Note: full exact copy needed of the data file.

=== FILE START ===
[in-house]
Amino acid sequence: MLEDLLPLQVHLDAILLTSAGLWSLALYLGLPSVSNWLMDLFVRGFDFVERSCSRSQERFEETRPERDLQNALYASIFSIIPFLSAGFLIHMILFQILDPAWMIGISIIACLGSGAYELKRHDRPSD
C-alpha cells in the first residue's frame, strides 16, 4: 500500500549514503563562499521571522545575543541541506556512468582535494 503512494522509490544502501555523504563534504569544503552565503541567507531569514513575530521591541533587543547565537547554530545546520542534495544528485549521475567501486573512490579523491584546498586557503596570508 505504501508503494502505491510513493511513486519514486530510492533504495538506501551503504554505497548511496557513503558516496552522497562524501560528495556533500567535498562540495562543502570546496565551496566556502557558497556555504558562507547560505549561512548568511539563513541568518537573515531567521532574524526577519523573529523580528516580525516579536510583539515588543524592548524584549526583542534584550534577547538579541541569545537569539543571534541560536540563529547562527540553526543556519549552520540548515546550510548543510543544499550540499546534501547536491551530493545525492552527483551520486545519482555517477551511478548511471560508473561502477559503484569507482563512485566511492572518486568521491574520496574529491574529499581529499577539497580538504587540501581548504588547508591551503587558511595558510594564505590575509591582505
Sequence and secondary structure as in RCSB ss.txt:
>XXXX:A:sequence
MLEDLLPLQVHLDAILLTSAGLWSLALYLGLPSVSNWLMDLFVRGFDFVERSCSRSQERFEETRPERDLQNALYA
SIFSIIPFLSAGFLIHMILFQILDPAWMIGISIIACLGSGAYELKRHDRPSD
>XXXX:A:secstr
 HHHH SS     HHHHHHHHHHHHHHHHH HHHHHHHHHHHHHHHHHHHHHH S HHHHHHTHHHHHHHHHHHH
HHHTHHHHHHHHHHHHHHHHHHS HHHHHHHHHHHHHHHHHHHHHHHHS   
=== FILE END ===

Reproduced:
[in-house]
Amino acid sequence: MLEDLLPLQVHLDAILLTSAGLWSLALYLGLPSVSNWLMDLFVRGFDFVERSCSRSQERFEETRPERDLQNALYASIFSIIPFLSAGFLIHMILFQILDPAWMIGISIIACLGSGAYELKRHDRPSD
C-alpha cells in the first residue's frame, strides 16, 4: 500500500549514503563562499521571522545575543541541506556512468582535494 503512494522509490544502501555523504563534504569544503552565503541567507531569514513575530521591541533587543547565537547554530545546520542534495544528485549521475567501486573512490579523491584546498586557503596570508 505504501508503494502505491510513493511513486519514486530510492533504495538506501551503504554505497548511496557513503558516496552522497562524501560528495556533500567535498562540495562543502570546496565551496566556502557558497556555504558562507547560505549561512548568511539563513541568518537573515531567521532574524526577519523573529523580528516580525516579536510583539515588543524592548524584549526583542534584550534577547538579541541569545537569539543571534541560536540563529547562527540553526543556519549552520540548515546550510548543510543544499550540499546534501547536491551530493545525492552527483551520486545519482555517477551511478548511471560508473561502477559503484569507482563512485566511492572518486568521491574520496574529491574529499581529499577539497580538504587540501581548504588547508591551503587558511595558510594564505590575509591582505
Sequence and secondary structure as in RCSB ss.txt:
>XXXX:A:sequence
MLEDLLPLQVHLDAILLTSAGLWSLALYLGLPSVSNWLMDLFVRGFDFVERSCSRSQERFEETRPERDLQNALYA
SIFSIIPFLSAGFLIHMILFQILDPAWMIGISIIACLGSGAYELKRHDRPSD
>XXXX:A:secstr
 HHHH SS     HHHHHHHHHHHHHHHHH HHHHHHHHHHHHHHHHHHHHHH S HHHHHHTHHHHHHHHHHHH
HHHTHHHHHHHHHHHHHHHHHHS HHHHHHHHHHHHHHHHHHHHHHHHS   